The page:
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Wall Street Sets Sights on IBM's Bookings

Analysts for the most part are bullish and focusing on Big Blue's services revenue.
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Worries over


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bookings made investors shiver last month. But an industrywide spike in services revenue, plus sentiment that December's concerns were overblown, indicate that Big Blue may well post a solid fourth quarter.

"In Like a Lamb, Out Like a Lion," was the upbeat headline on a note about the services industry by Moors & Cabot analyst Cindy Shaw. "Based on big deal signings that we tracked, we believe Q4 recovered from a tepid start to post increases of 12% sequentially and 10% year over year," she wrote last week.

Services revenue is rightly a top-of-the-mind concern for IBM investors; this year it will likely account for about $50 billion of the $93 billion in total revenue analysts expect the company to report. Bookings represent new services business, often recognized over five or more years.

Although she called the concerns over services bookings "overblown," Shaw, whose firm has no banking relationship with IBM, doesn't expect IBM to do much better than the $11 billion in new business it posted in the third quarter.

Indeed, $11 billion would represent a year-over-year decline from the $12.7 billion posted a year ago.

Goldman Sachs analyst Laura Conigliaro, whose company has a recent investment banking relationship with IBM, was a bit more optimistic, saying she's looking for bookings of "$11 billion plus" in the quarter.

A month ago, though, some analysts were expecting bookings of just $10 billion in the quarter. What's more, the services business is notoriously "lumpy," meaning that changes over a trailing 12-month basis are somewhat more meaningful than the usual quarter-vs.-quarter comparisons, and massive deals can take some time to close.

Both Shaw and Conigliaro wrote that IBM seems well positioned to score some big services wins in 2006, including a $2 billion to $2.5 billion deal with the German army and a five-year, $15 billion contract with

General Motors


The larger issue is IBM's ability to do something that will energize its stock price, which dropped 16% last year and has been essentially flat for three years. Despite poor recent returns, there's a fair amount of optimism about the stock's future.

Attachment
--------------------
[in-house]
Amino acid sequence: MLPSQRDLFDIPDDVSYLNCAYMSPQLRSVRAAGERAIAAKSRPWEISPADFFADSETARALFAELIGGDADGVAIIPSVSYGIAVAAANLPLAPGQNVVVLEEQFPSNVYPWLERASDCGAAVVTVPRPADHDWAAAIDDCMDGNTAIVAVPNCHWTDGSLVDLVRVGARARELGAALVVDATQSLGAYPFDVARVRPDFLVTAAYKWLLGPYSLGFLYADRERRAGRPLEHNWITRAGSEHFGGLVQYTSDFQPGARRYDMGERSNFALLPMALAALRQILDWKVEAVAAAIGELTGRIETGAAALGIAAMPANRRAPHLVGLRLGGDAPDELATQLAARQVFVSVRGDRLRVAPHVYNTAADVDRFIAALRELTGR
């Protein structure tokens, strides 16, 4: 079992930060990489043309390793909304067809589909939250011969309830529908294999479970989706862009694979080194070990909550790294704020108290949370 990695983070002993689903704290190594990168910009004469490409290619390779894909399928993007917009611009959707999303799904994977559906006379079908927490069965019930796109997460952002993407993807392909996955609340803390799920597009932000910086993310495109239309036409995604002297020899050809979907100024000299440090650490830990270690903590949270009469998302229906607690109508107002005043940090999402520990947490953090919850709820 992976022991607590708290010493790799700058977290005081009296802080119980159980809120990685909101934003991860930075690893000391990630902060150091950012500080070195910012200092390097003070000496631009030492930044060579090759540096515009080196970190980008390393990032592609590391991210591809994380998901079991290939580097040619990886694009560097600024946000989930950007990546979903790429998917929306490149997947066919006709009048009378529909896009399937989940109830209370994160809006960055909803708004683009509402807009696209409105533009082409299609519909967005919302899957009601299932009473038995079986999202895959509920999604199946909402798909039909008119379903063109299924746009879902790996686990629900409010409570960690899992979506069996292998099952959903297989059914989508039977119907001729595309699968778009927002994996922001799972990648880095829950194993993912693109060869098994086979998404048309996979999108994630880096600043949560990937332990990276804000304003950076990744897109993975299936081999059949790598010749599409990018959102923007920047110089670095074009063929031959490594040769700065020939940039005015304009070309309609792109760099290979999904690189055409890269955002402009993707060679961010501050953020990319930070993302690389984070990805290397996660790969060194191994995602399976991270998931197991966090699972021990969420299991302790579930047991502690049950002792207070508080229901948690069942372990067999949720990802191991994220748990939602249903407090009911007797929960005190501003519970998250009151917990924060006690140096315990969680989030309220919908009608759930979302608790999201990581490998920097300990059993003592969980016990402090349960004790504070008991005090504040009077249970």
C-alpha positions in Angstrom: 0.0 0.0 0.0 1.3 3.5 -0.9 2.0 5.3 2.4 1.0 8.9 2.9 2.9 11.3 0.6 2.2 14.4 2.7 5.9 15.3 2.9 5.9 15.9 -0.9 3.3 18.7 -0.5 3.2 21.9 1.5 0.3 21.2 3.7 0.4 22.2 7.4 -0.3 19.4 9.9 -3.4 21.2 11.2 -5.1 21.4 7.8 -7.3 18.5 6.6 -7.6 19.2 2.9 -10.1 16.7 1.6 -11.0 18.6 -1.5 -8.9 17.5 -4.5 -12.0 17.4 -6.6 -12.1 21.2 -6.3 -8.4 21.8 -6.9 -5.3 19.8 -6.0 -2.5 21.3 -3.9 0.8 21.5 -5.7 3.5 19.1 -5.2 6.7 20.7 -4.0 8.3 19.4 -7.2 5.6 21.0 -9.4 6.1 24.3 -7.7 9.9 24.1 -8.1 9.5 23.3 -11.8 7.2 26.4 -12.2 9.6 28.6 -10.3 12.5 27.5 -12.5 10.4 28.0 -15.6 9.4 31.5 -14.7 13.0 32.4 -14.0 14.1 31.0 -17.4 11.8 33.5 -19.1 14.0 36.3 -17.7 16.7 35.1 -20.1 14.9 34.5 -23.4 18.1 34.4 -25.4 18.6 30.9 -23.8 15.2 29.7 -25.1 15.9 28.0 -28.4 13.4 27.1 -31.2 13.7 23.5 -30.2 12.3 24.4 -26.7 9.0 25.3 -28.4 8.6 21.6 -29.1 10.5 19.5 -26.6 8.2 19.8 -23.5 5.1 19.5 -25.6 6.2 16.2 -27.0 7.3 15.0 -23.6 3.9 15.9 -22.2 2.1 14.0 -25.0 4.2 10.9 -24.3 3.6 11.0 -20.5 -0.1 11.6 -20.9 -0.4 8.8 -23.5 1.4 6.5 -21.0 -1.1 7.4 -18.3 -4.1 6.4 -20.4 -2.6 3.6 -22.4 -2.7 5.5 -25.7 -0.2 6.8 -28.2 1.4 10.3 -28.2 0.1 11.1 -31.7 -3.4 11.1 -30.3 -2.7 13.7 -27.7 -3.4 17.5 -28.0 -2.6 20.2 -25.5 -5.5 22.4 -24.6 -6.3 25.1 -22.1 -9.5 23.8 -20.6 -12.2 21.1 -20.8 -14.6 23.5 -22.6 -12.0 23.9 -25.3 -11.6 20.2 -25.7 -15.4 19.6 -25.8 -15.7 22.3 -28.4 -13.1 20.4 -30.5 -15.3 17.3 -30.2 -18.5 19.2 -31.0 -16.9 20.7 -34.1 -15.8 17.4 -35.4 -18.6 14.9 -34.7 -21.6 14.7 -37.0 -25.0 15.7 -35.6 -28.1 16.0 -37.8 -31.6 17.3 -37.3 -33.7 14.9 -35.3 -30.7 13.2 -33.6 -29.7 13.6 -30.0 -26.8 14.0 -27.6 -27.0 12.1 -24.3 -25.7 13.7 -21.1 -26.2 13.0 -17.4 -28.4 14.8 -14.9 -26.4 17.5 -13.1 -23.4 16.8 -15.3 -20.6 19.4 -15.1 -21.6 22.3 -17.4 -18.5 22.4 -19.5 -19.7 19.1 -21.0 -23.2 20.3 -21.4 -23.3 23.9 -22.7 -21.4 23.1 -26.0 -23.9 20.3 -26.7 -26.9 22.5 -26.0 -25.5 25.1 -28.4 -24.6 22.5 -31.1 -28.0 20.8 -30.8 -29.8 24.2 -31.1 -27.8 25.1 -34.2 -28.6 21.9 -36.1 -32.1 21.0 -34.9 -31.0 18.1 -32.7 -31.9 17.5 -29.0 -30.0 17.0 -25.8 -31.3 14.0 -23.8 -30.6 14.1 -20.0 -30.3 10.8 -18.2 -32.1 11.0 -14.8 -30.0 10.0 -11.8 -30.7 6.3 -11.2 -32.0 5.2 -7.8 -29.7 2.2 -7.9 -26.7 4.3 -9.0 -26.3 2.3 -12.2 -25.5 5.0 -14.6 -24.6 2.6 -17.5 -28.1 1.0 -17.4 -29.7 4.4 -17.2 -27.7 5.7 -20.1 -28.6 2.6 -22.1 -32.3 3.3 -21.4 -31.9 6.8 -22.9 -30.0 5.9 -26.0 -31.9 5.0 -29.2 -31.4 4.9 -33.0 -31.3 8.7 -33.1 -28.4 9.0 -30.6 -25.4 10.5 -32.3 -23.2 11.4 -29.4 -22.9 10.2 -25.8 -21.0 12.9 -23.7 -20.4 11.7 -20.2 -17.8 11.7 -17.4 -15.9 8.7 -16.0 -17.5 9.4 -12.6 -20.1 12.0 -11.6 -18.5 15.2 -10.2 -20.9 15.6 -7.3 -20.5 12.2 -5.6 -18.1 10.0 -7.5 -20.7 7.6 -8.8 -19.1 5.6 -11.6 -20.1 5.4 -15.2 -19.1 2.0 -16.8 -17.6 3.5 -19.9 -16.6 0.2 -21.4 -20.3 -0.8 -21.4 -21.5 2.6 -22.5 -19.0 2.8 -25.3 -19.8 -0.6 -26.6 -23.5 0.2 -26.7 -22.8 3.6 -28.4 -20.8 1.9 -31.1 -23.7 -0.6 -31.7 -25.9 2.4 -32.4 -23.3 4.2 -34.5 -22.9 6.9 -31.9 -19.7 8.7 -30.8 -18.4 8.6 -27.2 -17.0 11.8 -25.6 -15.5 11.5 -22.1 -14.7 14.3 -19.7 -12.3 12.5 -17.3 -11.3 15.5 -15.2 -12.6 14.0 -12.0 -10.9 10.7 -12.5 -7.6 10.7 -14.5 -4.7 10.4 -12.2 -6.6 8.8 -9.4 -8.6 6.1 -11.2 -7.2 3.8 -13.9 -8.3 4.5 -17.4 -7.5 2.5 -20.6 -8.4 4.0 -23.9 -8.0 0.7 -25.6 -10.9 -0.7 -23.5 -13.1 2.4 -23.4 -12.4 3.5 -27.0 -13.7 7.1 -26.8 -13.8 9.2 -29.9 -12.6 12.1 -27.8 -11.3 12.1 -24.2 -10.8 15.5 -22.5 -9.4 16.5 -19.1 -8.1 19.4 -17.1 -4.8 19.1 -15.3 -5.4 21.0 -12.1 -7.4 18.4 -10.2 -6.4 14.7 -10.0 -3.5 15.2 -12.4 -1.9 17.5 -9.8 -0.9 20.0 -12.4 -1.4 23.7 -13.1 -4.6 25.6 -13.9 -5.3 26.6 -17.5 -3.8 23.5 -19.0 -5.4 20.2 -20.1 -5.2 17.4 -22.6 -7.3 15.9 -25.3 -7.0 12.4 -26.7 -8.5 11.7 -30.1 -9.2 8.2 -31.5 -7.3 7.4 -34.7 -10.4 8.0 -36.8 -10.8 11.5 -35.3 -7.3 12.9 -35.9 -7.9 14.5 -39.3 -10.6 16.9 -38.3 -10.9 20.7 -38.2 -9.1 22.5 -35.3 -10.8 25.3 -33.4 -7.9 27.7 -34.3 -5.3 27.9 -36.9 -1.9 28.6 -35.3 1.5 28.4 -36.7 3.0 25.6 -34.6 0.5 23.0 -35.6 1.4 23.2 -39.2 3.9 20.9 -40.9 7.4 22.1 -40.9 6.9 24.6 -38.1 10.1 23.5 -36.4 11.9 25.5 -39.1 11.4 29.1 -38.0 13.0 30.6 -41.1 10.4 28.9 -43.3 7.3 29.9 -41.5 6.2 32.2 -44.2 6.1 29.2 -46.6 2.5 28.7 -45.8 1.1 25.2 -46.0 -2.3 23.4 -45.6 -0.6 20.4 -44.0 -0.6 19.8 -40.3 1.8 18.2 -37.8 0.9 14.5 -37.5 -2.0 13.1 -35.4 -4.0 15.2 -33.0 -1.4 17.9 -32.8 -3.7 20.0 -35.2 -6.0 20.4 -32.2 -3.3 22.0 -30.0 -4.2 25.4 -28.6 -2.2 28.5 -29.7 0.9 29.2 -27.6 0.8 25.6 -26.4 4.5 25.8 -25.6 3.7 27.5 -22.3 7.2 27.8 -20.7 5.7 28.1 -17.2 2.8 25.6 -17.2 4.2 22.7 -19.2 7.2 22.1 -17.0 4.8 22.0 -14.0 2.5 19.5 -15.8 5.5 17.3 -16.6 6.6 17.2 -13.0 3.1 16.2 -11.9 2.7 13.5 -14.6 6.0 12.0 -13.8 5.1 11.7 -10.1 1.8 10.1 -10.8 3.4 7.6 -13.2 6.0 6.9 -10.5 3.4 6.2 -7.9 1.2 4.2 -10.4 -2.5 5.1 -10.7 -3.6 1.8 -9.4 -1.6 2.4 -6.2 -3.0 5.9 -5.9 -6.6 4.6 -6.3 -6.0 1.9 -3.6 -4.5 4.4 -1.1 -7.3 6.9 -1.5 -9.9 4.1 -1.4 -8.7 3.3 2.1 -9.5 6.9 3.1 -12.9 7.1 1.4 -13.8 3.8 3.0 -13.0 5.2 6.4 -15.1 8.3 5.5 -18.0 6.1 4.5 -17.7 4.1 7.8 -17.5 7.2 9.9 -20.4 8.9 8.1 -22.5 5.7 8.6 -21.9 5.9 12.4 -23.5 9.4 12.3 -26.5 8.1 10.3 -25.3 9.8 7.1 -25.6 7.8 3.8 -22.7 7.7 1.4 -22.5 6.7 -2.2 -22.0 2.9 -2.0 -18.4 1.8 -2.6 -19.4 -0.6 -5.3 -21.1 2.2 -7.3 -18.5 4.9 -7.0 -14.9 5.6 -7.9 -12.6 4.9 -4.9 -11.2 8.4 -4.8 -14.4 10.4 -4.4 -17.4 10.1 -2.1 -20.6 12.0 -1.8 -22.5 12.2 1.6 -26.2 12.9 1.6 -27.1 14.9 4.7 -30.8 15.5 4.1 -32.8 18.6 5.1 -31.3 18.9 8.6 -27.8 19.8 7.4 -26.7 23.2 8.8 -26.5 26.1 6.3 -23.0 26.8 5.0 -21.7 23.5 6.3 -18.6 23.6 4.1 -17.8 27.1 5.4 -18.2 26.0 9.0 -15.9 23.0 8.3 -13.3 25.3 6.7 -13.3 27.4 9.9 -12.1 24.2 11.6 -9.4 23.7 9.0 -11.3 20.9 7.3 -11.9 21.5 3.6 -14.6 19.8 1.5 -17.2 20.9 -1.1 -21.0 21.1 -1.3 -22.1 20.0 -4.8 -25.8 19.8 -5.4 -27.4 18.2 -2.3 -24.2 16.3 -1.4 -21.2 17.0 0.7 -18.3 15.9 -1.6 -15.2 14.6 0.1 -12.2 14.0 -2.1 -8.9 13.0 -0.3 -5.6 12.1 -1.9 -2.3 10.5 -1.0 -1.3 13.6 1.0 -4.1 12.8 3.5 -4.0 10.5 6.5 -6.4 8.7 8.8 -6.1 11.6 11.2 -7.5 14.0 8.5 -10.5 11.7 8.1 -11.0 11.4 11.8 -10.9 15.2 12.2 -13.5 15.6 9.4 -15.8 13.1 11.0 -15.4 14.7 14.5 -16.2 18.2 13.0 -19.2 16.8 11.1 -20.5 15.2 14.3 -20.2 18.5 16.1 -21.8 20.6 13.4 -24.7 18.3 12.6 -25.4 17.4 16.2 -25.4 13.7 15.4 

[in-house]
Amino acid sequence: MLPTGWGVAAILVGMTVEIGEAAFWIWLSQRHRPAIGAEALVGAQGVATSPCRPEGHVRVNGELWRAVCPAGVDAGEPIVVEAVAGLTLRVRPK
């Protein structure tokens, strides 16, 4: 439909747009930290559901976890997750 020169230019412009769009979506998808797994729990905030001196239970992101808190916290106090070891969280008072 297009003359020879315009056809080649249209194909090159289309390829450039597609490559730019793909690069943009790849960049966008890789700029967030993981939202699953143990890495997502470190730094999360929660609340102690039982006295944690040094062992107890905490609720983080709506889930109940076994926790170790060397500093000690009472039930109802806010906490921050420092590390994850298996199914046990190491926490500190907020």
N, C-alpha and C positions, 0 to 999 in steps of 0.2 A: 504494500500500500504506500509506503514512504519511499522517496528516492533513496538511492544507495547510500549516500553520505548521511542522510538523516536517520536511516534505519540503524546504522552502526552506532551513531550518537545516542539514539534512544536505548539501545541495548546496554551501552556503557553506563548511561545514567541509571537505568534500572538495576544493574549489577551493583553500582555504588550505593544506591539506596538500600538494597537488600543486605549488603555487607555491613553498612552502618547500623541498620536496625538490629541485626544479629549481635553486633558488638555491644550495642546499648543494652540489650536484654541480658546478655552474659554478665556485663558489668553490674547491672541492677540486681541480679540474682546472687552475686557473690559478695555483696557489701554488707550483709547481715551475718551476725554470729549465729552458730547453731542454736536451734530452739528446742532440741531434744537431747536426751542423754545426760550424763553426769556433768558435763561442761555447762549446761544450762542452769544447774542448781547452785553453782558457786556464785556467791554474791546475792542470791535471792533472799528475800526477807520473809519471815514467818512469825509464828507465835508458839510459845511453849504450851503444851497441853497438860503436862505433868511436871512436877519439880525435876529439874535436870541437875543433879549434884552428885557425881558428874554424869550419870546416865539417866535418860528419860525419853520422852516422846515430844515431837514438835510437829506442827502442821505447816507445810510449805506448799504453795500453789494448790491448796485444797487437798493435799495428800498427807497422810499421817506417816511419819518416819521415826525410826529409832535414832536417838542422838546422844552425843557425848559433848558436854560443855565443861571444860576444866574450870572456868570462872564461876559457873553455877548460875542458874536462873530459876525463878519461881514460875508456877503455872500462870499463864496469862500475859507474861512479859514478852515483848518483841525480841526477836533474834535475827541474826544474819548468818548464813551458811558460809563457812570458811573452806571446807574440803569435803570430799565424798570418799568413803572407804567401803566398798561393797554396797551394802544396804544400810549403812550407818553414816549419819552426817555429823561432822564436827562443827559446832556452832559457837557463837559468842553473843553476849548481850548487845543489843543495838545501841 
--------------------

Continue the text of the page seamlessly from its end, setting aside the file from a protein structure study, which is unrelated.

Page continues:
The bullishness is not confined to the sell side, where First Call pegs the consensus target price at $97.50 (the stock closed Friday down 40 cents to $83.17), but is easy to find on the buy side as well.

"As IBM continues retooling its business model and becomes more of a software and services company, I think it will start seeing better multiples," says Mike Binger, a fund manager at Thrivent Financial, which holds Big Blue shares.

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Binger figures that consistent progress will take some time, perhaps 12 month to 24 months, and he views the stock as a buy at about $80 a share, and a sell at $90.

Sushil Wagle, an analyst at J&W Seligman, has a target price of $97 and says he expects the company to do well in 2006, as long as the macro-environment stays positive.

He expects IT spending to grow modestly this year, and says that IBM, along with other large, broad-based technology companies, will get more than their share of the added dollars.

Wagle adds that some investors thought the massive GM deal would close in the fall, and when it didn't, IBM's services business looked worse than it is. His company owns shares of IBM.

Also, last week the

Securities and Exchange Commission

said that an ongoing probe of the way in which IBM announced a change in how it accounts for stock options has been

upgraded to a formal investigation. But because the period in question is the first quarter, it isn't likely that the SEC investigation will ultimately lead to changes in the numbers that IBM is set to report.

On a P/E basis, IBM is somewhat cheaper than its peers at 15 times estimated 2006 earnings, but not by much.


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, for example, is trading at 17 times earnings;


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at 16 times;


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at 18 and


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at 20.

Despite the sale of its PC business in 2005, IBM still has a big foot in the hardware business. In the third quarter, hardware revenue was $5.1 billion, or nearly 24% of the company's total revenue of $21.5 billion.

Prudential analyst Steven Fortuna expects the company's mainframe revenue to grow by 7% to 8% in the quarter, while the storage business, closely tied to the mainframe, will grow by some 20%, he said in a recent note to clients.

The entire hardware business, including semiconductors, buoyed by sales related to Microsoft's Xbox 360, should do well and see higher margins, wrote Fortuna, whose company does not have an investment banking relationship with IBM.

Worth noting: IBM's revenue will take a hit in the quarter because of the stronger dollar, and the company will record a charge of $270 million related to its decision to scale back pension benefits.

Earnings will be released after Tuesday's closing bell.